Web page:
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Address487 Totara Street, Manunui, 3946, Taumarunui New Zealand | 2.5 miles from city center | Show on map
Telephone: +64(7)8959345 | Fax:+64(7)8956345 | Official Homepage
Top 9 Features
- Windows that open,
- Central heating,
- WiFi in the rooms,
- Cost of wireless internet in rooms
- Entrance hall/ lobby,
- TV lounge,
- Parking lot,
- Garden or park,
- Pets allowed,
- Non-smoking rooms,
- PC with internet,
- Laundry service,
- WiFi in Lobby,
- Boats to Rent,
- Hiking trail
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Wai-O-Tapu Thermal Wonderland
Well known as New Zealand’s most colourful and diverse geothermal area, Wai-O-Tapu Thermal Wonderland is located about 20 minutes drive south of Rotorua (North Island of New Zealand) on SH 5. Thousands of years in the making, this stunning landscape is nestled within a natural bush setting through which self guided walks take between 30 and 75 minutes. The range of geothermal activity is extensive and includes huge volcanic craters formed by collapsing ground, steaming vents, sinter terrace formations, coloured hot and cold water springs among which is the world famous Champagne Pool. Presented daily at 10.15am is the eruption of the Lady Knox Geyser and ever active is the nearby “Mud Pool” where bubbling mud is always evident. First class facilities include a large café and retail centre.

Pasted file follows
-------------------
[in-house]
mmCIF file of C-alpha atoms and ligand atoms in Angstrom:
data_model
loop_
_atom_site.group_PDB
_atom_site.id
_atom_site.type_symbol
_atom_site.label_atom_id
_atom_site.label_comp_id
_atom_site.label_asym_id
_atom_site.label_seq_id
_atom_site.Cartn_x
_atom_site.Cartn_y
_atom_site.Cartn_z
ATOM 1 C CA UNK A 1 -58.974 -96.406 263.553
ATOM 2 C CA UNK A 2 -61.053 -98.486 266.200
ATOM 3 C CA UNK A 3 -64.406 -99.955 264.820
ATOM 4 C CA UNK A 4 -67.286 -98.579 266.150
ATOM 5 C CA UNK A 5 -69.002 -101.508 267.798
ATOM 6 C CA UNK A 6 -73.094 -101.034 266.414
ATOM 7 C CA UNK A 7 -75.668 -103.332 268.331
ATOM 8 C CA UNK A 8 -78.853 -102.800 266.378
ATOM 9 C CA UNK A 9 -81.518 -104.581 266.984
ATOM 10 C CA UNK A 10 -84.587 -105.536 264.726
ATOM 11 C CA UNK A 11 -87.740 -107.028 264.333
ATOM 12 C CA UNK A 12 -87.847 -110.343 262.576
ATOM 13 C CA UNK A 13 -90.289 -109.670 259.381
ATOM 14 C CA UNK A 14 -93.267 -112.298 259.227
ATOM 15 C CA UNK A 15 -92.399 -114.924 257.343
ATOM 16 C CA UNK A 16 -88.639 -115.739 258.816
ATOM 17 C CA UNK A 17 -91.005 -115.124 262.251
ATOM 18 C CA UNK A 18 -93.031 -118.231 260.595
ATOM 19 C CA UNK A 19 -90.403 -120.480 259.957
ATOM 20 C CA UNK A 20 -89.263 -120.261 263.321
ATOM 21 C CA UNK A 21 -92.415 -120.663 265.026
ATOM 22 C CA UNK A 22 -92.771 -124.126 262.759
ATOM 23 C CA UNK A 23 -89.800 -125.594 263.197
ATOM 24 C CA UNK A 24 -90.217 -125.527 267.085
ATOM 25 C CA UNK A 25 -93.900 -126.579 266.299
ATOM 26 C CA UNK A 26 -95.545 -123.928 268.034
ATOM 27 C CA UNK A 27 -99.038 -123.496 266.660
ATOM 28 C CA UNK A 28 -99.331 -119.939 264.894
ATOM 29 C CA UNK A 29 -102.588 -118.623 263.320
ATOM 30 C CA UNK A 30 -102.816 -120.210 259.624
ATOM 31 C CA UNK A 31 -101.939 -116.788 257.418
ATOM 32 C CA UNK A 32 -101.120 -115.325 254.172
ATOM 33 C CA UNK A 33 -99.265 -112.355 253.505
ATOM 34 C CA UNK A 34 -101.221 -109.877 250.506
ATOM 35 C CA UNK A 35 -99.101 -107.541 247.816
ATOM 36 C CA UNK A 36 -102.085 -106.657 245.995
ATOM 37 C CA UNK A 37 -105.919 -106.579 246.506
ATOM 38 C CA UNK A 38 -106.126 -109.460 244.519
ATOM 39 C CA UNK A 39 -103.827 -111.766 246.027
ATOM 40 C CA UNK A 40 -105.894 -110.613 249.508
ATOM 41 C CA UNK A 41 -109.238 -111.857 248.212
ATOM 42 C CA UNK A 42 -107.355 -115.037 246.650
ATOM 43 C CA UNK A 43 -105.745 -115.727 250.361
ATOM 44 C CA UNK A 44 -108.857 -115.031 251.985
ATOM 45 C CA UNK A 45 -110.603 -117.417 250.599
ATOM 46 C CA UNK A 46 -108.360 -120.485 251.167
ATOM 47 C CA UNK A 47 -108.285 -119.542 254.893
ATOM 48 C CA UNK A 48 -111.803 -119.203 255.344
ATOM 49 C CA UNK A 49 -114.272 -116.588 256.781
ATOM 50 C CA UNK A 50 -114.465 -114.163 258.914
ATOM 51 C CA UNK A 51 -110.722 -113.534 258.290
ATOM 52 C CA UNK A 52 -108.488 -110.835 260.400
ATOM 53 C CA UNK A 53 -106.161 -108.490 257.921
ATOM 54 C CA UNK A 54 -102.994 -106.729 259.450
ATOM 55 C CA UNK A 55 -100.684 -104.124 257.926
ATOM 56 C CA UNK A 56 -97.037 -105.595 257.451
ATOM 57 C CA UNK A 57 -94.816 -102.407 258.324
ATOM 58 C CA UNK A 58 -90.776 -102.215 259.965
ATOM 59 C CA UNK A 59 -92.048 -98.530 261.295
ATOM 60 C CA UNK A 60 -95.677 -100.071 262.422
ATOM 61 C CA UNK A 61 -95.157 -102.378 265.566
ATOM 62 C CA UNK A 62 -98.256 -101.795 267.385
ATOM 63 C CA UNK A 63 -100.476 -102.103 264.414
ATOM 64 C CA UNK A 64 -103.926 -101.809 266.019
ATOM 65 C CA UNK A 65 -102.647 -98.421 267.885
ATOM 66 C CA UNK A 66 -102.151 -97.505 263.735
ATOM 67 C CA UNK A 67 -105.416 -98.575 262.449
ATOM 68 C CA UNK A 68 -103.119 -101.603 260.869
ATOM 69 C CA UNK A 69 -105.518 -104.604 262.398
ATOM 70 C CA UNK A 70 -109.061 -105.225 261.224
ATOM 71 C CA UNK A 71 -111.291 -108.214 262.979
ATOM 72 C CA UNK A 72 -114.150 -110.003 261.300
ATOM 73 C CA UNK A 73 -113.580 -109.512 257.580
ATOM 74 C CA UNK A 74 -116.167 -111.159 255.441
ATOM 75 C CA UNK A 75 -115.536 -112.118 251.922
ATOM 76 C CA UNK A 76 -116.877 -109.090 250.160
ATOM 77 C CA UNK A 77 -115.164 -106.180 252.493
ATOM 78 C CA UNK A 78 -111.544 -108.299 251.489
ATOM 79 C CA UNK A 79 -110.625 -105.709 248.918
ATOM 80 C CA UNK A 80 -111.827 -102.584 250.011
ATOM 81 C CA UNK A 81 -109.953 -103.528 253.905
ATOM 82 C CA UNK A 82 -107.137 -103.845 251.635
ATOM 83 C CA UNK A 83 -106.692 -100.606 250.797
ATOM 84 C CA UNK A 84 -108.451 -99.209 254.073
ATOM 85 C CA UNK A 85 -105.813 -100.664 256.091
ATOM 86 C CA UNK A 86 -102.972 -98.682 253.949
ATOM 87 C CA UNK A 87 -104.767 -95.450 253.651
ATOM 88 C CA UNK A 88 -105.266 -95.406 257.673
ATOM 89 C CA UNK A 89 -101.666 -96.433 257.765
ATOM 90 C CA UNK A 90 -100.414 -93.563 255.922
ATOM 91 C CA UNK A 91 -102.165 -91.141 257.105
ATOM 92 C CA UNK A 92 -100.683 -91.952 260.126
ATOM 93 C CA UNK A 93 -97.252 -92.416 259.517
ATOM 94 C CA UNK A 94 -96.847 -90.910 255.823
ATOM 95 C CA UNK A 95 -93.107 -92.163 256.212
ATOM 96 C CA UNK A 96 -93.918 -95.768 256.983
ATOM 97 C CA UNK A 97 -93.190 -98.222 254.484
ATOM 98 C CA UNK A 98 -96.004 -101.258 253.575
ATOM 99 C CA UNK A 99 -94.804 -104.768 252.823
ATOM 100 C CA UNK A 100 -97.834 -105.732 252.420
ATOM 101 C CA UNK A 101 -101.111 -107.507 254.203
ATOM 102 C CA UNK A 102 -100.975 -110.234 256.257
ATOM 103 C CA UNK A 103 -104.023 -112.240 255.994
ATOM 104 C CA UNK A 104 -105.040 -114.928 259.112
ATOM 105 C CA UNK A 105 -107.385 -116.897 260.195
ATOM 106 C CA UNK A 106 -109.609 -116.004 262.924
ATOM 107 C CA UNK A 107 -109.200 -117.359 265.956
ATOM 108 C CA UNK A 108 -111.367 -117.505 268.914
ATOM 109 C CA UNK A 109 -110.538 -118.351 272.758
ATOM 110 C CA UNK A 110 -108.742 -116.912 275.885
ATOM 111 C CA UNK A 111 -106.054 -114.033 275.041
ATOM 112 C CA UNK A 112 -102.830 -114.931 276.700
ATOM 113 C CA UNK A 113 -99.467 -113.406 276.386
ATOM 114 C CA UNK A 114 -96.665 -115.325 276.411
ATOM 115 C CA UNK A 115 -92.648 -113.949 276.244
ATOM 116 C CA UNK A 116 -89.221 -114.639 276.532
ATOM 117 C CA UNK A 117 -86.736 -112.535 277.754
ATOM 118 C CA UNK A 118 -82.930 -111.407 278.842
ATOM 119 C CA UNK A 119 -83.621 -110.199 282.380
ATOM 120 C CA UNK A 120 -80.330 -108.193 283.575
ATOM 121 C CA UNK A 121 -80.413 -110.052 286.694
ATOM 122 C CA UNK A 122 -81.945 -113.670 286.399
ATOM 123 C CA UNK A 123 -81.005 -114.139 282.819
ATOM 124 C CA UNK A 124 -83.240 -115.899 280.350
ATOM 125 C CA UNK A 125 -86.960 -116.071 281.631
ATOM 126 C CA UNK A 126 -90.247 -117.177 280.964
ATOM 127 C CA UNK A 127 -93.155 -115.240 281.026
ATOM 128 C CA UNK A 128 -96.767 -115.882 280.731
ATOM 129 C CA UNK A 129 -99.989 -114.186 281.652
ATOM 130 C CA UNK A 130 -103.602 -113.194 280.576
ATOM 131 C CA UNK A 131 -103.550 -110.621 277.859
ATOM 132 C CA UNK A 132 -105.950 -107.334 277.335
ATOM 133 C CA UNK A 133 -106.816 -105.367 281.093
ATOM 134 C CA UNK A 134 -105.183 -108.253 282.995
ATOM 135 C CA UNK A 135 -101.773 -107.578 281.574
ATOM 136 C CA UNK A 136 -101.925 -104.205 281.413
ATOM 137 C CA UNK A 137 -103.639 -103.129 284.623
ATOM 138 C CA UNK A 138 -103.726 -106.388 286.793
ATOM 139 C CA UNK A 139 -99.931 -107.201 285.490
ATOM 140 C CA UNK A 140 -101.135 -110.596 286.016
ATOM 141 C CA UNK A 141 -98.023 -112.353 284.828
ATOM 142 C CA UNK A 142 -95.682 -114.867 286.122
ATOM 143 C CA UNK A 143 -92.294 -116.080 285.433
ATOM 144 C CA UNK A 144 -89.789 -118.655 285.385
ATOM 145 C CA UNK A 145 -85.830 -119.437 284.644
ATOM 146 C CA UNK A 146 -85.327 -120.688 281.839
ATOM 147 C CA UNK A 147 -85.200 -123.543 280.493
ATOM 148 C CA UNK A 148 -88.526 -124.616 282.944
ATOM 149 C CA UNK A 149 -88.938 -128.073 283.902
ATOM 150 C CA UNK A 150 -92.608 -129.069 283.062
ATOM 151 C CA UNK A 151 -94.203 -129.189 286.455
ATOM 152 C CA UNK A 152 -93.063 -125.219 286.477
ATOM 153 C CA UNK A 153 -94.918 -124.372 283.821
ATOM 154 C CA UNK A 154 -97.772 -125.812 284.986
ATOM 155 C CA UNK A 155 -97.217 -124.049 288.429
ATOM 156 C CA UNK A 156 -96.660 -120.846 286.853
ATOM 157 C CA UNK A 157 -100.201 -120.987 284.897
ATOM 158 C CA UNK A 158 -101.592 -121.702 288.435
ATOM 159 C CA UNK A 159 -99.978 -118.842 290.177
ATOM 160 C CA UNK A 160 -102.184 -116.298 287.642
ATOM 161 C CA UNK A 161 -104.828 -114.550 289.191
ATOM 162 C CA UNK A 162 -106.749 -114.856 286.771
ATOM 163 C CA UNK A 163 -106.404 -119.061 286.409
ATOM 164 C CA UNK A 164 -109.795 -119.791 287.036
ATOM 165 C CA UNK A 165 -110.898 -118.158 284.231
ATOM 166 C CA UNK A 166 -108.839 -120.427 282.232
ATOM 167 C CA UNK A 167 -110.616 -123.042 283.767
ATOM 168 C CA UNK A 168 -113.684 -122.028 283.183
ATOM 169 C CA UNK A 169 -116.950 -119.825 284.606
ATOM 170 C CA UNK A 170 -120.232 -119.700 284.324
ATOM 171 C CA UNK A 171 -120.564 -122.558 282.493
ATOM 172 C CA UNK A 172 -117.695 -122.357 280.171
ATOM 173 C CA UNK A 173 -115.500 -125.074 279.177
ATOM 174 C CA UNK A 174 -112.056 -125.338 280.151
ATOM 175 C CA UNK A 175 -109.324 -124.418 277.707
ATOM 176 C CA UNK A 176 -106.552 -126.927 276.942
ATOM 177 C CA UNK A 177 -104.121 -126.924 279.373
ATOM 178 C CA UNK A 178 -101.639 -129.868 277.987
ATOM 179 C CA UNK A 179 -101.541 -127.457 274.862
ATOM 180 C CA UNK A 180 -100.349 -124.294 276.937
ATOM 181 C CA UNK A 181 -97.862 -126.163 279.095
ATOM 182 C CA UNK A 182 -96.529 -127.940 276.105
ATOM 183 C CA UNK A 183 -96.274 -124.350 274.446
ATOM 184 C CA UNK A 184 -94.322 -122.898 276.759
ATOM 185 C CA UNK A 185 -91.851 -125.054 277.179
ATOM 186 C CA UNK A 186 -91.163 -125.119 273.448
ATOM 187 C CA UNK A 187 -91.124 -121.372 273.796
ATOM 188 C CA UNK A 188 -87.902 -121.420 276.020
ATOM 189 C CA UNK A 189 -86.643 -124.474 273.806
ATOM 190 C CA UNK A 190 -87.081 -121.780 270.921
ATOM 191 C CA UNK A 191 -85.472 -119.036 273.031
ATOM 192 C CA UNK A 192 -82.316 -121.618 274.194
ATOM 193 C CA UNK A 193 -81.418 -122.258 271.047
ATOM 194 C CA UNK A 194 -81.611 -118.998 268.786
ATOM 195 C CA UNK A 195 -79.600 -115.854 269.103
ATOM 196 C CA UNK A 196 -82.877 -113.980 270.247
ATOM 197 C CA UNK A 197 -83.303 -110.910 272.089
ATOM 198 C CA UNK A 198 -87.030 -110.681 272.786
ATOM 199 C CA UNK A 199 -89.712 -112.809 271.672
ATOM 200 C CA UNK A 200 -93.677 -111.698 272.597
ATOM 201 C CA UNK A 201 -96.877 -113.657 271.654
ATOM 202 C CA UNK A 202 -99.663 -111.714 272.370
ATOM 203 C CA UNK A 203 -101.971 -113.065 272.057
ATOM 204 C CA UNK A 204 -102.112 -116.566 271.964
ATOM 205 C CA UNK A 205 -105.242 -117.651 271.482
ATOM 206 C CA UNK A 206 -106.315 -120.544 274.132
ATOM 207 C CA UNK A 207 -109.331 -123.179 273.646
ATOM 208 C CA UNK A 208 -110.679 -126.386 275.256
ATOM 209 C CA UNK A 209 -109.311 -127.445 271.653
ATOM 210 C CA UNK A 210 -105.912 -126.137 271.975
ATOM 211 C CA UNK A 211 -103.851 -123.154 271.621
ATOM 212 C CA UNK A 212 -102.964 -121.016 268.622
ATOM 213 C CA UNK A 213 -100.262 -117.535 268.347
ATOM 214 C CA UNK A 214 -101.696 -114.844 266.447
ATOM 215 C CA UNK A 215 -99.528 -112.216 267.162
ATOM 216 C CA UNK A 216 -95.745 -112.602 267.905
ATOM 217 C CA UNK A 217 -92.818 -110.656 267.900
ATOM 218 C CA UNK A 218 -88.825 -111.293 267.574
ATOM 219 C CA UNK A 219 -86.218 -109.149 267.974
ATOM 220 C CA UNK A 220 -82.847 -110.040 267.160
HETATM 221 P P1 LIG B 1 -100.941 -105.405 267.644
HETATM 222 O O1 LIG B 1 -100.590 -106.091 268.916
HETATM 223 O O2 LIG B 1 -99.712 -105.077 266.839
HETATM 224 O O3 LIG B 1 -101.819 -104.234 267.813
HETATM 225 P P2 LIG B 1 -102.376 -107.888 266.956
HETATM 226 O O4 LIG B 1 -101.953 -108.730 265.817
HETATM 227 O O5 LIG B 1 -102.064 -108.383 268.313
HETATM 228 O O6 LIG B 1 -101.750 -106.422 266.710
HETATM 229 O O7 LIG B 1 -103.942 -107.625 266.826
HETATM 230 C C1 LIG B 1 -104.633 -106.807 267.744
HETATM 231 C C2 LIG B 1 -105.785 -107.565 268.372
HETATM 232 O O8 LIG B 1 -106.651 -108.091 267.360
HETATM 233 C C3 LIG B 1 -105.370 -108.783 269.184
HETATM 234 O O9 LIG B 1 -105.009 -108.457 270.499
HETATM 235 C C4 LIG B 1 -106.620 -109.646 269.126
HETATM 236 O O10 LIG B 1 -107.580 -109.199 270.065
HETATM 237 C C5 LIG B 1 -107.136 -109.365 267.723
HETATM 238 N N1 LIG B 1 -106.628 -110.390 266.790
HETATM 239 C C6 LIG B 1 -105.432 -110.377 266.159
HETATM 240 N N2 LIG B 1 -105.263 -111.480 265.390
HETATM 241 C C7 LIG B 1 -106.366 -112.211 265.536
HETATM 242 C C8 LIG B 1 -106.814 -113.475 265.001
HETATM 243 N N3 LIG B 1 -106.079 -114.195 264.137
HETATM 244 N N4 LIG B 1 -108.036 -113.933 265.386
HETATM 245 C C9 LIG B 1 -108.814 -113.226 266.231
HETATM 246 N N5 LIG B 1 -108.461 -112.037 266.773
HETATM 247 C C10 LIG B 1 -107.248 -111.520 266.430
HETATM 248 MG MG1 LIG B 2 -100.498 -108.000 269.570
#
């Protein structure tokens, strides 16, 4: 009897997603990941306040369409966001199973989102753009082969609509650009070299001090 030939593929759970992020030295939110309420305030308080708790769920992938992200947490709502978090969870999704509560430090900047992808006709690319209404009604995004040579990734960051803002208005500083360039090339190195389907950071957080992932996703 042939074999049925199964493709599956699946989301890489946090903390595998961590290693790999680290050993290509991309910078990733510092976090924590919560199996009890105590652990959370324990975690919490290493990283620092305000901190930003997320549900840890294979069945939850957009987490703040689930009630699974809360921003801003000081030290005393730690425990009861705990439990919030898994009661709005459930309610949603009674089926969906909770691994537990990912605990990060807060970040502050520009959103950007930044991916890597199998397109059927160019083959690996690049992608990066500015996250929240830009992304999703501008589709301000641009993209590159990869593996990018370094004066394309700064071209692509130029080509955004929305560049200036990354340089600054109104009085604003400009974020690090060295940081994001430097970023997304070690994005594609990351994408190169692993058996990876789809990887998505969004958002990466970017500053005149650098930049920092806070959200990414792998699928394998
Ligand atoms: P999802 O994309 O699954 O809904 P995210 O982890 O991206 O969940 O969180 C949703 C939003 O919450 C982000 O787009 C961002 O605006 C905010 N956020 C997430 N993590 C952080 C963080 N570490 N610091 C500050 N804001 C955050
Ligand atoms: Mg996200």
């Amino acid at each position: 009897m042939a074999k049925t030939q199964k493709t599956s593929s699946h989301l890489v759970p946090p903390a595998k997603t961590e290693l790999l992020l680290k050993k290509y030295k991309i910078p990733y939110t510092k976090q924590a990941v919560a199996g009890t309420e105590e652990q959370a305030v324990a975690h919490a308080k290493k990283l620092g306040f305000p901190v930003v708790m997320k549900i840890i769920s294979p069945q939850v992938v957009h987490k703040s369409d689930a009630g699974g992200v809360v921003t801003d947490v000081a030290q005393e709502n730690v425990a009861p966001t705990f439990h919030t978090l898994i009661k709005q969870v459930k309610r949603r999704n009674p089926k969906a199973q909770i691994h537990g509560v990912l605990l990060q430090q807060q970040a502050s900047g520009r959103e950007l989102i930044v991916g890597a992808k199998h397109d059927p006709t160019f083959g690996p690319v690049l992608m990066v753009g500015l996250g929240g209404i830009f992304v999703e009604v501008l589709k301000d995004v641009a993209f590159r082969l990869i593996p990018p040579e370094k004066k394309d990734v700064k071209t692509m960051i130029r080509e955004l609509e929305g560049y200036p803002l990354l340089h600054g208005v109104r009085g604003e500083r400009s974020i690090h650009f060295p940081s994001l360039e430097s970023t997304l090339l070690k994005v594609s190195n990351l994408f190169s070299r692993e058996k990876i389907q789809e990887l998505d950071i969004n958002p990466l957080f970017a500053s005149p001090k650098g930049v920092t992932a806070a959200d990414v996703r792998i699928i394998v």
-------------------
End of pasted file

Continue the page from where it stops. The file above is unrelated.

Waimangu Volcanic & Thermal Valley
The Waimangu Volcanic Rift Valley is located 14 kilometres south of Rotorua on New Zealand’s North Island. The volcanic eruption of Mount Tarawera on the 10th June 1886 resulted in the creation of this 17 kilometre long valley. Until 1903 there was an active geyser caller the Waimangu Geyser, which gave its name to the valley. Waimangu means “black water” in Maori and refers to the colour of the water that the Waimangu Geyser spurted. There are still many other smaller active hot springs in the valley, which makes this the world’s youngest geothermal eco-system. Within the valley there is Lake Rotomahana, which has a population of Black Swans and the surrounding land is home to wallabies. Both of these species are native to Australia and are believed to have been introduced into the area in the 19th century. Visitors to the Waimangu Volcanic Valley can explore it on foot, by car or by organised excursion. Further information regarding visiting is available on the website.